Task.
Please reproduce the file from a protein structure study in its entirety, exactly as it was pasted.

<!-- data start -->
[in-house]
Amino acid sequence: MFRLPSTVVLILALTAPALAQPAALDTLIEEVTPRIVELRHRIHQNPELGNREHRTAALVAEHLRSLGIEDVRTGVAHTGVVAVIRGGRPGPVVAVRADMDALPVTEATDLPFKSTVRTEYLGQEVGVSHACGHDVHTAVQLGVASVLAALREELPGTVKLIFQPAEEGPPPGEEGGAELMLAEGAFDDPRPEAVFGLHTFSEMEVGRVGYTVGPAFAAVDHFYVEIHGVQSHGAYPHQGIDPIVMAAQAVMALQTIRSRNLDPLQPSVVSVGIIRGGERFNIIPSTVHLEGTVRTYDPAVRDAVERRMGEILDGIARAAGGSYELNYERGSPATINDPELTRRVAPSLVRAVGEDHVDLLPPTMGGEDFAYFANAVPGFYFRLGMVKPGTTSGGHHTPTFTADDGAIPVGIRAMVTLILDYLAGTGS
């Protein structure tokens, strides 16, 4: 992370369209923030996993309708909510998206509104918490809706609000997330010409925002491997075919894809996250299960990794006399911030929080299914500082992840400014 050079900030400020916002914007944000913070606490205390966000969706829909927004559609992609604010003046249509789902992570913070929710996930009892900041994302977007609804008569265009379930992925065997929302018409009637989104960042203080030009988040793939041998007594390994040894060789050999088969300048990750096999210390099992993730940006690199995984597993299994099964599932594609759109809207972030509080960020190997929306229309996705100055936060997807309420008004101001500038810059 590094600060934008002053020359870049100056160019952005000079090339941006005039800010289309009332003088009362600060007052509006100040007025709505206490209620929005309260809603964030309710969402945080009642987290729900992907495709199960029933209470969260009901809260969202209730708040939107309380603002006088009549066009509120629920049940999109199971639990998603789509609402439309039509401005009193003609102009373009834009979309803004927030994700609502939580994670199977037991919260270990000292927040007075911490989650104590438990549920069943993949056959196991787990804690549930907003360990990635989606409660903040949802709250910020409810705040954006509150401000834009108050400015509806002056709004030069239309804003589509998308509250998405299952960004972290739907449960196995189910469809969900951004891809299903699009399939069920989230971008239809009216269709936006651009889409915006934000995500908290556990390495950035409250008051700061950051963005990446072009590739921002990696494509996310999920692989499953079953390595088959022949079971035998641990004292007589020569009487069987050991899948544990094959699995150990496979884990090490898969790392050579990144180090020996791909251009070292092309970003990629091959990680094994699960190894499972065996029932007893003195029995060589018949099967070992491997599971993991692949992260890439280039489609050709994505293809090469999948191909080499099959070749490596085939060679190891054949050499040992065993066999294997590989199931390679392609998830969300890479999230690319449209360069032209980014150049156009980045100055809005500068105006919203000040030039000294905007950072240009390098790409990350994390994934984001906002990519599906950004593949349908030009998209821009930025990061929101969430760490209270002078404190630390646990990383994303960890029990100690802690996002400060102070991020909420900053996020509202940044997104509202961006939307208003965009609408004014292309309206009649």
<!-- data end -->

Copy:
[in-house]
Amino acid sequence: MFRLPSTVVLILALTAPALAQPAALDTLIEEVTPRIVELRHRIHQNPELGNREHRTAALVAEHLRSLGIEDVRTGVAHTGVVAVIRGGRPGPVVAVRADMDALPVTEATDLPFKSTVRTEYLGQEVGVSHACGHDVHTAVQLGVASVLAALREELPGTVKLIFQPAEEGPPPGEEGGAELMLAEGAFDDPRPEAVFGLHTFSEMEVGRVGYTVGPAFAAVDHFYVEIHGVQSHGAYPHQGIDPIVMAAQAVMALQTIRSRNLDPLQPSVVSVGIIRGGERFNIIPSTVHLEGTVRTYDPAVRDAVERRMGEILDGIARAAGGSYELNYERGSPATINDPELTRRVAPSLVRAVGEDHVDLLPPTMGGEDFAYFANAVPGFYFRLGMVKPGTTSGGHHTPTFTADDGAIPVGIRAMVTLILDYLAGTGS
């Protein structure tokens, strides 16, 4: 992370369209923030996993309708909510998206509104918490809706609000997330010409925002491997075919894809996250299960990794006399911030929080299914500082992840400014 050079900030400020916002914007944000913070606490205390966000969706829909927004559609992609604010003046249509789902992570913070929710996930009892900041994302977007609804008569265009379930992925065997929302018409009637989104960042203080030009988040793939041998007594390994040894060789050999088969300048990750096999210390099992993730940006690199995984597993299994099964599932594609759109809207972030509080960020190997929306229309996705100055936060997807309420008004101001500038810059 590094600060934008002053020359870049100056160019952005000079090339941006005039800010289309009332003088009362600060007052509006100040007025709505206490209620929005309260809603964030309710969402945080009642987290729900992907495709199960029933209470969260009901809260969202209730708040939107309380603002006088009549066009509120629920049940999109199971639990998603789509609402439309039509401005009193003609102009373009834009979309803004927030994700609502939580994670199977037991919260270990000292927040007075911490989650104590438990549920069943993949056959196991787990804690549930907003360990990635989606409660903040949802709250910020409810705040954006509150401000834009108050400015509806002056709004030069239309804003589509998308509250998405299952960004972290739907449960196995189910469809969900951004891809299903699009399939069920989230971008239809009216269709936006651009889409915006934000995500908290556990390495950035409250008051700061950051963005990446072009590739921002990696494509996310999920692989499953079953390595088959022949079971035998641990004292007589020569009487069987050991899948544990094959699995150990496979884990090490898969790392050579990144180090020996791909251009070292092309970003990629091959990680094994699960190894499972065996029932007893003195029995060589018949099967070992491997599971993991692949992260890439280039489609050709994505293809090469999948191909080499099959070749490596085939060679190891054949050499040992065993066999294997590989199931390679392609998830969300890479999230690319449209360069032209980014150049156009980045100055809005500068105006919203000040030039000294905007950072240009390098790409990350994390994934984001906002990519599906950004593949349908030009998209821009930025990061929101969430760490209270002078404190630390646990990383994303960890029990100690802690996002400060102070991020909420900053996020509202940044997104509202961006939307208003965009609408004014292309309206009649």